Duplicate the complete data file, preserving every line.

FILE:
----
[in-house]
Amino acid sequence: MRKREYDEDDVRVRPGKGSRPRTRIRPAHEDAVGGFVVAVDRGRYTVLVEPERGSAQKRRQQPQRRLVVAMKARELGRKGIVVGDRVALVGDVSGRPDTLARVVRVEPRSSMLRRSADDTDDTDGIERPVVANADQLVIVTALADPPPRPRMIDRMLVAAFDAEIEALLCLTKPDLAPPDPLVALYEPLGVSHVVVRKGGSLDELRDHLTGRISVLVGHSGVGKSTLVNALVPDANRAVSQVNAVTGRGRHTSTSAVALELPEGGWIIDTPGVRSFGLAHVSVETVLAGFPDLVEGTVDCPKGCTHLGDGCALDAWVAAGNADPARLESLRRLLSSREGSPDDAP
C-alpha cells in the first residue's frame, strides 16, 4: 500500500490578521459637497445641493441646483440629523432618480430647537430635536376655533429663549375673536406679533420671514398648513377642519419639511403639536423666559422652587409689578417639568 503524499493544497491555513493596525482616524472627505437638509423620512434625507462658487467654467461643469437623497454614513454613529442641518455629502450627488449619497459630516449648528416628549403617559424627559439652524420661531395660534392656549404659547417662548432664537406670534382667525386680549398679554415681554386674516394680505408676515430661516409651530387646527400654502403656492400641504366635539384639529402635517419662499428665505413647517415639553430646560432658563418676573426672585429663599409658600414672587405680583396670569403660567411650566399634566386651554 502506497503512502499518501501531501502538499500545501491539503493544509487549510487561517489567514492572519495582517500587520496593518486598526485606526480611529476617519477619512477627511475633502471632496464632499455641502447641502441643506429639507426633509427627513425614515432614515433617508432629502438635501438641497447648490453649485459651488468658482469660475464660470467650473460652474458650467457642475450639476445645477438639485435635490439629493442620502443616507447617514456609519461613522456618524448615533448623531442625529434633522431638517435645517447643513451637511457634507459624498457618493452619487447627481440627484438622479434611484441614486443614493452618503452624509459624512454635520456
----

[in-house]
Amino acid sequence: MRKREYDEDDVRVRPGKGSRPRTRIRPAHEDAVGGFVVAVDRGRYTVLVEPERGSAQKRRQQPQRRLVVAMKARELGRKGIVVGDRVALVGDVSGRPDTLARVVRVEPRSSMLRRSADDTDDTDGIERPVVANADQLVIVTALADPPPRPRMIDRMLVAAFDAEIEALLCLTKPDLAPPDPLVALYEPLGVSHVVVRKGGSLDELRDHLTGRISVLVGHSGVGKSTLVNALVPDANRAVSQVNAVTGRGRHTSTSAVALELPEGGWIIDTPGVRSFGLAHVSVETVLAGFPDLVEGTVDCPKGCTHLGDGCALDAWVAAGNADPARLESLRRLLSSREGSPDDAP
C-alpha cells in the first residue's frame, strides 16, 4: 500500500490578521459637497445641493441646483440629523432618480430647537430635536376655533429663549375673536406679533420671514398648513377642519419639511403639536423666559422652587409689578417639568 503524499493544497491555513493596525482616524472627505437638509423620512434625507462658487467654467461643469437623497454614513454613529442641518455629502450627488449619497459630516449648528416628549403617559424627559439652524420661531395660534392656549404659547417662548432664537406670534382667525386680549398679554415681554386674516394680505408676515430661516409651530387646527400654502403656492400641504366635539384639529402635517419662499428665505413647517415639553430646560432658563418676573426672585429663599409658600414672587405680583396670569403660567411650566399634566386651554 502506497503512502499518501501531501502538499500545501491539503493544509487549510487561517489567514492572519495582517500587520496593518486598526485606526480611529476617519477619512477627511475633502471632496464632499455641502447641502441643506429639507426633509427627513425614515432614515433617508432629502438635501438641497447648490453649485459651488468658482469660475464660470467650473460652474458650467457642475450639476445645477438639485435635490439629493442620502443616507447617514456609519461613522456618524448615533448623531442625529434633522431638517435645517447643513451637511457634507459624498457618493452619487447627481440627484438622479434611484441614486443614493452618503452624509459624512454635520456